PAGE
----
Let me give you some crucial reasons why your business should have an inventory control solution:

  • Automated Purchases: Inventory control can let you know when you are out or getting too low, and put the item into a reorder status. The order then can be printed out and sent to your supplier.

  • Dead Stock: It's a retail term. If you have inventory that has not been sold in six months, it is dead and leeching away at your business. Current estimates state the average business has more than $10,000 of dead stock that could be better used to make money instead of depreciating.

  • Increased Billable Hours: You resell your labor to your clients, so why not consider it an inventory item? By treating it as an inventory item, you are able to better track your hours being "sold" to clients, and improve cash flows. One client we set up with an inventory control solution saw his cash flow increase the first day the solution was in use because his company was tracking labor better.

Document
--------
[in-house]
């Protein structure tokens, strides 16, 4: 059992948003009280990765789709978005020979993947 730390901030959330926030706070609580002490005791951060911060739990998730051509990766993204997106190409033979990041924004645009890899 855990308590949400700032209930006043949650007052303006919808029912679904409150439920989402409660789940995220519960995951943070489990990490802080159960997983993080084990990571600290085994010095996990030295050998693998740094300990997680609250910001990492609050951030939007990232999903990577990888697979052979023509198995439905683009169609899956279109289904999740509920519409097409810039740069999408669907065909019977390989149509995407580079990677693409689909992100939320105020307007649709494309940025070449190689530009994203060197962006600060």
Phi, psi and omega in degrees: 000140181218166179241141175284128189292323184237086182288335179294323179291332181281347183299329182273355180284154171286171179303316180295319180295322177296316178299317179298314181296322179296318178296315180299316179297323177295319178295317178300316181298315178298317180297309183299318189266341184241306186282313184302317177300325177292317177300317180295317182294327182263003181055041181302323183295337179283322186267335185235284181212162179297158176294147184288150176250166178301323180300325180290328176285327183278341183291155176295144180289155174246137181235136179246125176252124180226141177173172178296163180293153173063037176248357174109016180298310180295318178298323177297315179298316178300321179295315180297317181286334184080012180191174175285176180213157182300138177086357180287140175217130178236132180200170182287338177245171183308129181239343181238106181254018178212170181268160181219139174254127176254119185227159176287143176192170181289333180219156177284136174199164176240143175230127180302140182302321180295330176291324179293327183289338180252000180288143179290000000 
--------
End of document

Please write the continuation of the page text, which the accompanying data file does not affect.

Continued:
• Planning: Because you are seeing live data, you are able to plan more effectively for your business.

  • Theft: When your staff knows you are tracking inventory, in-house theft plummets. Here is a dramatic example: When a service company makes employees responsible for the materials on vehicles, and they know the vehicle's inventory is tracked at the main office, moonlighting with your materials ceases.

  • The Bottom Line: That is what gets better. Every item listed above, plus a whole lot more benefits I didn't spell out, help you run your business more effectively, efficiently and proactively.